By introducing plants with varying tastes—some with a natural salinity, others with peppery undertones—the producer allows the geese to choose their diet.

This natural method not only gives the foie gras its unique taste profile but is a testament to the superiority of its flavor when compared to the force-fed variant.

4. Seasonal Harvesting

wild goose migration
wild goose migration

The European wild goose typically summers in northern regions such as Denmark, Sweden, Norway, parts of northern Germany, Russia, and Ukraine. Come autumn, they journey southwards to Africa, making a vital pit-stop in Spain to refuel for their extensive migration. Many choose to stay, lured by the rich Spanish habitats.

In contrast to large-scale foie gras establishments that harvest livers multiple times a year, this Spanish farm practices an annual harvest. Typically, as the crisp airs of early autumn set in, specifically on a new moon night in October, the slaughtering takes place.

5. Premium Feed

acorns for wild geese
Acorn as feed for wild geese

Instead of cheap corn or low-quality feeds, ethical foie gras producers opt for premium, often organic feed, ensuring the birds receive the best nutrition.

In addition to allowing geese to freely graze on fresh grass, farmers dedicated to this ethical approach provide a carefully curated diet comprising organic corn, acorns, figs, and various seeds. This diet doesn't just fatten the geese's livers naturally, but it also ensures optimum health and flavor.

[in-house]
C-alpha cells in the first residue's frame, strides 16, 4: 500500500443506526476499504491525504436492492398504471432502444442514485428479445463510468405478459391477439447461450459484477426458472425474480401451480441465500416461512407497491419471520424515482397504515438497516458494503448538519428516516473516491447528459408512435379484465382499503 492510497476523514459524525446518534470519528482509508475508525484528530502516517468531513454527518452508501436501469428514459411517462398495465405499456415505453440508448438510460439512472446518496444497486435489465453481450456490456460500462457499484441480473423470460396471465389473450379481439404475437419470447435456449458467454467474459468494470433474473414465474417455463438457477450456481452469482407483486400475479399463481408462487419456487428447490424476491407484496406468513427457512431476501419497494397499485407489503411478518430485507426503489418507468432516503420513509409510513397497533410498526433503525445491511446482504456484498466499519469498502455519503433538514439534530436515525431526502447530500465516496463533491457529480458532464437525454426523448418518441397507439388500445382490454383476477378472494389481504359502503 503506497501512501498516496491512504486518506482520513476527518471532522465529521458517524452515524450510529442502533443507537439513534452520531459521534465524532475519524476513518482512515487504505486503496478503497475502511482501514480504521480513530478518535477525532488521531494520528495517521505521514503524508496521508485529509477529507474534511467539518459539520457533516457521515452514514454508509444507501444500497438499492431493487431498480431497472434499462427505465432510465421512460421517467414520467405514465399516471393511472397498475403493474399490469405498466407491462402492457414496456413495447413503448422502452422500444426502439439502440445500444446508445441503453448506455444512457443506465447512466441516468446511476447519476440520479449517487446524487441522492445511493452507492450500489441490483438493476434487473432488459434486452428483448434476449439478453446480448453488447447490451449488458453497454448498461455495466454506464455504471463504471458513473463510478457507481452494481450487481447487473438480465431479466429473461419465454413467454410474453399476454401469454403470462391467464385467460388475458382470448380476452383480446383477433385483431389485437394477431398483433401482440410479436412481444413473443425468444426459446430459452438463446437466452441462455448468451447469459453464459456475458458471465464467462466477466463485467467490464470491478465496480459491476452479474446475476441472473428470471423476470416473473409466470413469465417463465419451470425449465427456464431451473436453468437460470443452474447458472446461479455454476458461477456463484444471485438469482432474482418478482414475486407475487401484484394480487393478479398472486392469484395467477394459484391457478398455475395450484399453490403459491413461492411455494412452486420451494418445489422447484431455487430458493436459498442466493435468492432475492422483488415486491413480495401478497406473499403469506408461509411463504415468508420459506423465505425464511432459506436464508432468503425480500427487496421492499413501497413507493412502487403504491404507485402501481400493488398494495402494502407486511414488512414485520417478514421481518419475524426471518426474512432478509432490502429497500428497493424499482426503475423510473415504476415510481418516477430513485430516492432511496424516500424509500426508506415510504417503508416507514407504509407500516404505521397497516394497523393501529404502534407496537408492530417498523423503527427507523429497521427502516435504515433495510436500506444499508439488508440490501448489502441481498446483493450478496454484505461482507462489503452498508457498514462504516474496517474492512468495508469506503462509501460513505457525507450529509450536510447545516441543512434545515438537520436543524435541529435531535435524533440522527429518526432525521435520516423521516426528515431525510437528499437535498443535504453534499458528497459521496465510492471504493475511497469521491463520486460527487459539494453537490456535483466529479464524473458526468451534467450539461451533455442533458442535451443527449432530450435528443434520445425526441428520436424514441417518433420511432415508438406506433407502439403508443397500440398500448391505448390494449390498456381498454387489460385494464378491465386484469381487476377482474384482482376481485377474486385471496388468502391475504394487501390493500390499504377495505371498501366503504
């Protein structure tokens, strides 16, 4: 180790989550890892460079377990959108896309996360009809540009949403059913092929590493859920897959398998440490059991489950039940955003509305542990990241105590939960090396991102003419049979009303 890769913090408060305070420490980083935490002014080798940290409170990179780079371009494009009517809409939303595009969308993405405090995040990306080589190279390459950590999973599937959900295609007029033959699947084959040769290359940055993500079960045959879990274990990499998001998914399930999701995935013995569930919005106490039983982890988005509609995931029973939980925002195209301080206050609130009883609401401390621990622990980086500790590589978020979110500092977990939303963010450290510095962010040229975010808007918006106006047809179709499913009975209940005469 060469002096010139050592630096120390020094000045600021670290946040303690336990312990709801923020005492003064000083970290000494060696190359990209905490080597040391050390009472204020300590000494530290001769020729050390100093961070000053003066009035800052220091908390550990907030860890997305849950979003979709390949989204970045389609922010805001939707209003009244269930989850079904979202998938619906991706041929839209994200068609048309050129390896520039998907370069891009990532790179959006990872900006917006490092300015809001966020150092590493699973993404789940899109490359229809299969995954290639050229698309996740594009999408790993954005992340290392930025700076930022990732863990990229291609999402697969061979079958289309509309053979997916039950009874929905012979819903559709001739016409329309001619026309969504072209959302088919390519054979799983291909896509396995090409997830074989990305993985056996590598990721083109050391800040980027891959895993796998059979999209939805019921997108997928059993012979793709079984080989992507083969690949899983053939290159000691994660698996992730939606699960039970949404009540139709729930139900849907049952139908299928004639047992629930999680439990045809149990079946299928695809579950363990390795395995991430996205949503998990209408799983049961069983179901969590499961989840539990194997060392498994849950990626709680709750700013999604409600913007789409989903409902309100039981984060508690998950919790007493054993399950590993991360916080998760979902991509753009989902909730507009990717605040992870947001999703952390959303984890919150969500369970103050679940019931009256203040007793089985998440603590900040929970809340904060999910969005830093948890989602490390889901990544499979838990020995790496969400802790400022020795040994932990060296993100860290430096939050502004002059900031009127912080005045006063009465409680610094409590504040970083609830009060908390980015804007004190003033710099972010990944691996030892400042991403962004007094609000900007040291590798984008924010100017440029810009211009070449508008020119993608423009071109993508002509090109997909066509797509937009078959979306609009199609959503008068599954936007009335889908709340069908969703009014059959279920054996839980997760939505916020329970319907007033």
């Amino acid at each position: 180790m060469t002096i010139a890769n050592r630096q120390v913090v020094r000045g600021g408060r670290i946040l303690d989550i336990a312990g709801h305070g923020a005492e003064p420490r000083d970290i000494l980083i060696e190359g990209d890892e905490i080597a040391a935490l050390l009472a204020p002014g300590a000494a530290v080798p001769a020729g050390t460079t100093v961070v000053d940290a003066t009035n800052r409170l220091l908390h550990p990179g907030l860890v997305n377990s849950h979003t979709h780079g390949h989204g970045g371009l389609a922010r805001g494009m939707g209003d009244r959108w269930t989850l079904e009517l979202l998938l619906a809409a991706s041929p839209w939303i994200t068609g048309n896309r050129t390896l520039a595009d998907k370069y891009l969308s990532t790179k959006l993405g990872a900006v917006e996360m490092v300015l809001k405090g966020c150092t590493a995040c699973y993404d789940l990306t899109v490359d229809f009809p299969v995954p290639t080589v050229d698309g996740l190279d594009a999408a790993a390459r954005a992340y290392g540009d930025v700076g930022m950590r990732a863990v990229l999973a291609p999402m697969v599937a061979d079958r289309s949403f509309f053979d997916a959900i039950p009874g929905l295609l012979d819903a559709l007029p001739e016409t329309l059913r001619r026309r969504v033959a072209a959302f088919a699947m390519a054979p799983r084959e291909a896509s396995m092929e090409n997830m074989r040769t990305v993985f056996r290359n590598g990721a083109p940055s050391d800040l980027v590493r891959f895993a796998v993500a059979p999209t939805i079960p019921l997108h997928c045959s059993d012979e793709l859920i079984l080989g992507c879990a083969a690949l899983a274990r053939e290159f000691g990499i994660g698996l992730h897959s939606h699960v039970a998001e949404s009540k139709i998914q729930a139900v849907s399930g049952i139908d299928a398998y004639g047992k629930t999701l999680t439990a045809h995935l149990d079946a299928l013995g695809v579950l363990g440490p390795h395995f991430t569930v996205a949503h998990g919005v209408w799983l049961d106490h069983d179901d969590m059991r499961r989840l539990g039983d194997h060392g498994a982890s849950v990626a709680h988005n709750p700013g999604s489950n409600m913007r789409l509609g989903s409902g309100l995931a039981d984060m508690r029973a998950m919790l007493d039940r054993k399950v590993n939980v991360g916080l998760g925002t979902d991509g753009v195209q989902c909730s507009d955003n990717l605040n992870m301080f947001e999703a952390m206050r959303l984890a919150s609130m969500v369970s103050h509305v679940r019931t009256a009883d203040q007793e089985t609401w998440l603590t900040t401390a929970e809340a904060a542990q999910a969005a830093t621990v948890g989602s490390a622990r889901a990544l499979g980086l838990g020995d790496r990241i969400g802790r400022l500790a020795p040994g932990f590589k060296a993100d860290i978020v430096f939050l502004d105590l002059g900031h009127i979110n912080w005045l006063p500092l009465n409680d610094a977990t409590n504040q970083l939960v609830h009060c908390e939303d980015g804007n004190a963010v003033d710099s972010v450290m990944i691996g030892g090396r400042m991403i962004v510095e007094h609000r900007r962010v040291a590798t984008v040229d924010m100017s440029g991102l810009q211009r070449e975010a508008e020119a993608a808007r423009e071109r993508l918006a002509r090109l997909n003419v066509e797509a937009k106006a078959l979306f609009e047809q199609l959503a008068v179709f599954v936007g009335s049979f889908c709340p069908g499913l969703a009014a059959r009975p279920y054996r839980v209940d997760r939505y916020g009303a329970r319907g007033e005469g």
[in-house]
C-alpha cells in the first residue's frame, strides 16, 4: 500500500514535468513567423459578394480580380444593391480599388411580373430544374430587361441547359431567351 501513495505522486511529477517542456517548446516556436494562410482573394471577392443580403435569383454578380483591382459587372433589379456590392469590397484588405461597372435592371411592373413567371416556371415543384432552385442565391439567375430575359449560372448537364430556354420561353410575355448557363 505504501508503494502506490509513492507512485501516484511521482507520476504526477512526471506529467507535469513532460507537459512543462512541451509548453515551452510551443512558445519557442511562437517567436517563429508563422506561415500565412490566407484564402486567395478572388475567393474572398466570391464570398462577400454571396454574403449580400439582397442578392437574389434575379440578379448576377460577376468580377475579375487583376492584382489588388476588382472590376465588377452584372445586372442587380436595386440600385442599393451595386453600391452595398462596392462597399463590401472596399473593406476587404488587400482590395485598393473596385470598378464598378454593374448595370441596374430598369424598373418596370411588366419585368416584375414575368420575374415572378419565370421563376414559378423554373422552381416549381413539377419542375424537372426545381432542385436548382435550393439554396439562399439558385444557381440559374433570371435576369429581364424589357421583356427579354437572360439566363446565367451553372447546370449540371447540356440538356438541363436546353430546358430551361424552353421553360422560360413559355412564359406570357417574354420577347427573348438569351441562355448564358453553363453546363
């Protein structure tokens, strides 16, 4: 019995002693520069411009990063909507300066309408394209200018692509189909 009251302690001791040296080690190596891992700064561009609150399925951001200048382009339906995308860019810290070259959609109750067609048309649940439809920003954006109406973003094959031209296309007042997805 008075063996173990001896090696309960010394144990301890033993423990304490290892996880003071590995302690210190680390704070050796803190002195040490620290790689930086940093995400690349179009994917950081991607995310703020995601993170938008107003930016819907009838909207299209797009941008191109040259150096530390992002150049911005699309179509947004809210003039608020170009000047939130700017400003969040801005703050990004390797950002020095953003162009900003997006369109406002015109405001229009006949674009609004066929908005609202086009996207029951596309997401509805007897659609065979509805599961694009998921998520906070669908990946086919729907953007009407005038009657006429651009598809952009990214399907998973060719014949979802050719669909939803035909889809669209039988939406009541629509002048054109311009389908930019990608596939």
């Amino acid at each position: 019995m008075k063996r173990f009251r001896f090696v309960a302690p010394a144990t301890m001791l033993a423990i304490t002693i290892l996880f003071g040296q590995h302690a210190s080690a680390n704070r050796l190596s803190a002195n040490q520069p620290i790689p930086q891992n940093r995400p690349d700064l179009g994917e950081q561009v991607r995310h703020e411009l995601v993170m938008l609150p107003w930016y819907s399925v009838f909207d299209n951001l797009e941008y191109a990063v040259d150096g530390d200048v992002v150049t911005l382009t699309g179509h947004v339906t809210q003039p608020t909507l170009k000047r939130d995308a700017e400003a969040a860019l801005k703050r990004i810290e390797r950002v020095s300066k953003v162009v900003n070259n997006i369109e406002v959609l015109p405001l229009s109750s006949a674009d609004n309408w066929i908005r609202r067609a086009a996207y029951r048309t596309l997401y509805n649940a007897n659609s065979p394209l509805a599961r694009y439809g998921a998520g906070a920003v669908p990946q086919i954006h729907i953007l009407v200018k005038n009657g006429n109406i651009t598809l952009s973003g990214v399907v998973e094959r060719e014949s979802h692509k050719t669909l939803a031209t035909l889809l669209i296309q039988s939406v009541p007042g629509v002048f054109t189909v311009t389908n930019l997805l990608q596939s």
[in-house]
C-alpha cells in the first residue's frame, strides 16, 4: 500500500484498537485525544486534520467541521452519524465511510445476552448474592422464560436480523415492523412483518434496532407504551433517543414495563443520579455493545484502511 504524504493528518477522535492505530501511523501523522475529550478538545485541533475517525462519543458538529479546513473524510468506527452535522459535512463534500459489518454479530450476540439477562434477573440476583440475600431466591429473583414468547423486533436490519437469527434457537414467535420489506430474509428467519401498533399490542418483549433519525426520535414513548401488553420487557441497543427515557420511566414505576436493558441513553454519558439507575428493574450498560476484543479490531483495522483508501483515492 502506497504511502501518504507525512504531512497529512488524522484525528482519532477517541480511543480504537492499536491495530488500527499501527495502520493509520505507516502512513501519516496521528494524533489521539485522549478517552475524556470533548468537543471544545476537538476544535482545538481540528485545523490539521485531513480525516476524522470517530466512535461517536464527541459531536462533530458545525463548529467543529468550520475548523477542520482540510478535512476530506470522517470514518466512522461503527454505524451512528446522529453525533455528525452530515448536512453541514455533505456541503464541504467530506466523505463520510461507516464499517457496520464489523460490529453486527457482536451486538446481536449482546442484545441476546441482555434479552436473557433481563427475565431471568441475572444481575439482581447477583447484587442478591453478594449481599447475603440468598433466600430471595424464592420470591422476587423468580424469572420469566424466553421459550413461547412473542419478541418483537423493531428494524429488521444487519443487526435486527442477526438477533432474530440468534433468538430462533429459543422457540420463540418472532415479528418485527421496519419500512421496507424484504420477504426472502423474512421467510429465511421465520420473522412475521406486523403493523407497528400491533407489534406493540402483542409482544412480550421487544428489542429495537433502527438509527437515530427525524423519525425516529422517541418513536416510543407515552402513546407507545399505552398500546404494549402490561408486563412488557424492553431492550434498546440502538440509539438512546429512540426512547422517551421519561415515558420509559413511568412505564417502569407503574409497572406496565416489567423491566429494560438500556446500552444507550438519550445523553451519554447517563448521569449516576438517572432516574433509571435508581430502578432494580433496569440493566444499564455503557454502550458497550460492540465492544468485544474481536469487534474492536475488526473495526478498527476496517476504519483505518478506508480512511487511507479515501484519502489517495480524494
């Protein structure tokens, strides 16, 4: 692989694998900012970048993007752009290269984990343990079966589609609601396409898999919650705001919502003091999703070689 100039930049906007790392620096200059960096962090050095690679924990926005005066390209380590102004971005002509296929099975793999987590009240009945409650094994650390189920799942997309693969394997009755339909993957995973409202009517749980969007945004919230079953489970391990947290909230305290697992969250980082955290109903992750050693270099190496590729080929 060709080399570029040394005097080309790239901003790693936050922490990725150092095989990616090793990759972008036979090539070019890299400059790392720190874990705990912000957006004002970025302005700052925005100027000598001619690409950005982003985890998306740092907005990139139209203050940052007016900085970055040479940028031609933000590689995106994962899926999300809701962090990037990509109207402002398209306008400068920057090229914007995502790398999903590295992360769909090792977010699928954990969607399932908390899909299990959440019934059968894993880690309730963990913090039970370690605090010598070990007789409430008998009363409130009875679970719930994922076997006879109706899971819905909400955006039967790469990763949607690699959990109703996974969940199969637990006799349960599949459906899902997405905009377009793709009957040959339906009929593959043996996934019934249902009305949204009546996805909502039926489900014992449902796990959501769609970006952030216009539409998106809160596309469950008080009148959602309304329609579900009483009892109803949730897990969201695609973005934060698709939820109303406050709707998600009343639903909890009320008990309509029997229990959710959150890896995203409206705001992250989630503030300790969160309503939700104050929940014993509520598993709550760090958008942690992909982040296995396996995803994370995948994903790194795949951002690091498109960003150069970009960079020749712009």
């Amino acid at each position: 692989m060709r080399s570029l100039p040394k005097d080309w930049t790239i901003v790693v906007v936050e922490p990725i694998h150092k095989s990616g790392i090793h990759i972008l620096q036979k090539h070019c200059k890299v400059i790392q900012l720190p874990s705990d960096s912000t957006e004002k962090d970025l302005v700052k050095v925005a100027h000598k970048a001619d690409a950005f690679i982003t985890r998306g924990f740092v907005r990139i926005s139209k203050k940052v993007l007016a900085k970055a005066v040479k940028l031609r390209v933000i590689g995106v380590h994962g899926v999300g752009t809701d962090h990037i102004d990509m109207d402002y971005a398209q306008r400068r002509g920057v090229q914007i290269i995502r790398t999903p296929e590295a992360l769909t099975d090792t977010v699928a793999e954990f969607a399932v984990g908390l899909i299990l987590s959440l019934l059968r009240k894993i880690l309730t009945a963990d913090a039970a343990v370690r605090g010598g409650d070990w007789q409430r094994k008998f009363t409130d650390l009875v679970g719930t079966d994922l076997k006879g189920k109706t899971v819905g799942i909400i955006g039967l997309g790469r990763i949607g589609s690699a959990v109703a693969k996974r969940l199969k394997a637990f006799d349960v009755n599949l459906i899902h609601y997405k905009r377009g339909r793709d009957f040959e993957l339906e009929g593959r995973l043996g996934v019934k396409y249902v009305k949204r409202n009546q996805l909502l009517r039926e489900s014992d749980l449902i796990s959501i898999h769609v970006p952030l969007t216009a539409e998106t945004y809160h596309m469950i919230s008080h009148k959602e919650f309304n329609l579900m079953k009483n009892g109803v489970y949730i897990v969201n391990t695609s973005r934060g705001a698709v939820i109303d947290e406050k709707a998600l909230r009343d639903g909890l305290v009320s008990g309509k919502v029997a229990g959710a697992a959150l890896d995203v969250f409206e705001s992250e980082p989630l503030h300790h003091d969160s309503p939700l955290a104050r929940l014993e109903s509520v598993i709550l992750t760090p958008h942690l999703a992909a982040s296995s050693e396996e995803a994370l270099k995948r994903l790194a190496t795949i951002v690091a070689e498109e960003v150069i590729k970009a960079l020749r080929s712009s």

The acorns and organic corns feed enrich the taste of the liver, but they also impart a distinctive yellow hue, further enhancing its appeal. The combination of free grazing and this premium feed results in a foie gras that stands out both in taste and ethical considerations.

6. Labor Energy and Hardwork

The process isn't easy—Sousa often faces a loss, with predators claiming 20 to 30 percent of his geese. Moreover, creating the perfect habitat for these birds demands significant effort and dedication.

The foie gras production, the slaughter, is approached with the utmost respect and humanity. Utilizing a time-honored method, the farmer “hypnotizes" the geese.

On the darkest nights of winter, the farmers used the traditional method by employing a high-powered flash light, which momentarily stuns and calms the geese, facilitating a more humane capture.

Following this, the livers are carefully placed in jars and then slow-cooked to perfection in a traditional wood-fired oven. The result is a foie gras that's not only delectably creamy and vibrant but also devoid of cruelty.

The ethical foie gras process also ensures that no part of the goose goes to waste. Every segment of the bird is meticulously used, emphasizing the labor-intensive nature of the entire process, from rearing to cooking.

It's a holistic approach that resonates with both culinary excellence and ethical integrity.

7. High Demand for Artisanal Production

The demand for Eduardo foie gras is staggering, with every gram swiftly snapped up, and a growing waiting list testifying to its desirability.

The rarity of production—once a year from approximately 1,600 geese each fall—combined with the meticulous process, drives up the price to around $220 for a small jar.

This restrained approach not only ensures the natural rejuvenation of the flock but also abundant sustenance for the remaining geese. In essence, the production respects nature's pace and bounty, taking only what is sustainably permissible.


Ethical foie gras represents a meeting point of tradition, innovation, and a dedication to animal welfare. While its price point may be higher than traditionally produced foie gras, many argue that the genuine taste, ethical considerations, and dedication to craftsmanship more than justify the cost.

As consumers become increasingly conscious of where their food comes from and how it's produced, ethical foie gras offers a guilt-free way to enjoy a time-honored delicacy.